On January 11, 800 people from across the US and Canada packed the New Bern, North Carolina Riverfront Convention Center to discuss strategies for combating pig factories and promoting humaneness and sustainability in pig farming.
The "Summit for Sustainable Hog Farming" was organized by Nicolette Hahn, Senior Attorney for the Water Keeper Alliance, Rick Dove, Board Member of the Water Keeper Alliance and Gary Grant, Chair of the North Carolina Hog Roundtable. The day-long event included presentations from fishermen, environmentalists, religious and labor leaders, family farmers, scientists, public officials, attorneys, community activists, and animal welfare advocates.
Poignantly, neighbors to industrial pig operations described from personal experience how pig factories fouled their houses and backyards with stench and toxic gases so intense they became ill. In chilling testimonials, they detailed incidents of intimidation, even threats of violence and death, which they received from pig factory owners or operators.
The Summit's animal welfare discussion featured presentations by Paul Willis and Sue and Kelly Ryan, family farmers who allow the pigs they raise to behave naturally, in accordance with the Animal Welfare Institute's Humane Husbandry Standards for Pigs. A video prepared by the Animal Welfare Institute (AWI) in cooperation with the Water Keeper Alliance showed the Ryan family farm and emphasized the value of preserving the culture of humane family farm husbandry that is being decimated by animal factories. Mike McConnell, Chairman of Niman Ranch, urged attendees not only to fight against the growth and pollution of pig factories but also to press their grocers to carry meat from humane, sustainable family farms rather than factories. Niman Ranch is the first marketing company to require that farmers whose hogs they purchase follow AWI's humane husbandry standards. Actress Rosemary Harris, winner of a Tony, an Emmy and a Golden Globe award and an Academy Award nominee, spoke on behalf of animals in a video presentation recorded in Los Angeles where Ms. Harris was filming the movie "Spiderman." Ms. Harris called on consumers to insist on meat from humane, family farms, saying that it is the plight of the sows confined to crates, unable to walk or turn around, that moves her most. A North Carolinian herself, Ms. Harris urged North Carolinians to take the lead in prohibiting animal factory practices, just as Sweden has done in Europe. Marlene Halverson, humane farming consultant to AWI, described the long history of ethical approaches to farming with animals in Sweden and their potential for serving as models for humane, sustainable farming in the US. AWI's Farm Animal Advisor, Diane Halverson, showed how factory production of pigs violates the nature of pigs, and how this leads, inevitably, to environmental and human health catastrophes. The suffering of animals in factories was also addressed in Rick Dove's video presentation which included footage of gross cruelty to pigs in a North Carolina factory, where workers beat and dismembered conscious sows. In Mr. Dove's words, "If we solve all of the environmental problems dealing with industrial hog raising, including stopping pollution, gaining restitution for pollution and solving the neighborhood odor and health problems, but we don't solve the issue of humane treatment of animals, then we haven't solved the problem of hog factories."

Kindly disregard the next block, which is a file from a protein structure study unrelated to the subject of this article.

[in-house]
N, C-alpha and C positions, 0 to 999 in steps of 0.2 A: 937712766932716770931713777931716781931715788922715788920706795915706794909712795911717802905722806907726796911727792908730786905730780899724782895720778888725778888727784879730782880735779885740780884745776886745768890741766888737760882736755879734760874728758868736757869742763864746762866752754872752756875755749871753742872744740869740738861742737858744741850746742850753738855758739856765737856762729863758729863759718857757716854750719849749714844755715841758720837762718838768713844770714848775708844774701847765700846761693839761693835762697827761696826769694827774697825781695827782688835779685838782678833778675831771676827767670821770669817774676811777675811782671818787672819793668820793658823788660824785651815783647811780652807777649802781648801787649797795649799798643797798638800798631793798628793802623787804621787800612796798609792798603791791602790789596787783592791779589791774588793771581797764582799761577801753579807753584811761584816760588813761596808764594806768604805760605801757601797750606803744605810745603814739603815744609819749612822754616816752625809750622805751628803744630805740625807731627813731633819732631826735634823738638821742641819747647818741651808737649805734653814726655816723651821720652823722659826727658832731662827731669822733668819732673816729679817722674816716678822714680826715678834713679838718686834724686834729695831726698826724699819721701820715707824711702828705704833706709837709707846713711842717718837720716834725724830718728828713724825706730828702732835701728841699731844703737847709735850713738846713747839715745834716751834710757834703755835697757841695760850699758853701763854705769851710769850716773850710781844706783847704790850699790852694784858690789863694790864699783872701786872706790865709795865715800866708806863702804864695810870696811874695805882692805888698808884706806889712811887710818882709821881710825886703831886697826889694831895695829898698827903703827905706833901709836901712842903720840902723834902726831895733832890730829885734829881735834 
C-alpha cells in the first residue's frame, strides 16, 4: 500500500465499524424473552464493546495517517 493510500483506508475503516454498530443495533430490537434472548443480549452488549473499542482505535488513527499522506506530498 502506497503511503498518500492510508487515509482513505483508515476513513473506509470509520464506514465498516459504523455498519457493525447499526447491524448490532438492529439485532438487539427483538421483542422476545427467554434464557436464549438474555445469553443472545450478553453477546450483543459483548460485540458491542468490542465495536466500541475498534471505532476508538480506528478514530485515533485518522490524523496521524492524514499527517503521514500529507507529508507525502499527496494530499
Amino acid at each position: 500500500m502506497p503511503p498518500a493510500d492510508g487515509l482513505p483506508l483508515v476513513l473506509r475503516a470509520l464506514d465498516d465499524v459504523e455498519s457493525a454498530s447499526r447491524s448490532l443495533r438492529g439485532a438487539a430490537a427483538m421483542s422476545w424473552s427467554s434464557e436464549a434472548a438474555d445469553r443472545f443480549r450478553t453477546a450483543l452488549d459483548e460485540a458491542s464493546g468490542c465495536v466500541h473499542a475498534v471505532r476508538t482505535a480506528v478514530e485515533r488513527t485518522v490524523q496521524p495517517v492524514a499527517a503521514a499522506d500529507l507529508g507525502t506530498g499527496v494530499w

A captivating keynote address was given by Robert F. Kennedy, Jr. who, in addressing the extreme confinement and physical abuse suffered by pigs in factories, said: "The way that we treat animals—somebody at sometime is going to be punished for that—we as a nation or somebody. Because you can't treat another work of the Creator with the kind of indignity that we are allowing to go on in this state or others without there being some kind of karmic retribution at some point in history. I think all of us understand that, and particularly the family farmers here who understand the notion of stewardship and how an animal should be treated with dignity if we want dignity for ourselves."
The Metropolitan AME Zion Church Choir, Washington, N.C. opened the Interfaith Prayer Service that followed Mr. Kennedy's address. Sister Evelyn Mattern of the North Carolina Council of Churches led the crowd in this prayer by St. Basil the Great (329-379): "O God, enlarge within us the sense of fellowship with all living things, even our brothers and sisters the animals, to whom you have given the earth as their home in common with us. We remember with shame that in the past we have exercised our high dominion with ruthless cruelty so that the voice of the earth, which should have gone up to you in song, has been a groan of pain. May we realize that they live, not for us alone, but for themselves and for you, and that they love the sweetness of life." Water Keeper Alliance
The Water Keeper Alliance is the umbrella organization for the fifty-eight River, Sound and Bay Keepers located throughout North and Central America and Europe. The Water Keeper Alliance protects and restores waterways—including those ravaged by pollution from animal factories—using a variety of methods, including litigation. To learn more about the Water Keeper Alliance or to view presentations delivered at the Summit, visit the organization's website at www.keeper.org. North Carolina Hog Roundtable
The North Carolina Hog Roundtable is a coalition of state-wide, community, and neighborhood organizations, with over 65,000 members collectively, that are working toward reform of corporate pig raising. The Roundtable focuses on pig factories' threats to public health, the environment and property values and has a particular concern for the disproportionate impact of industrial pig operations on poor and minority communities.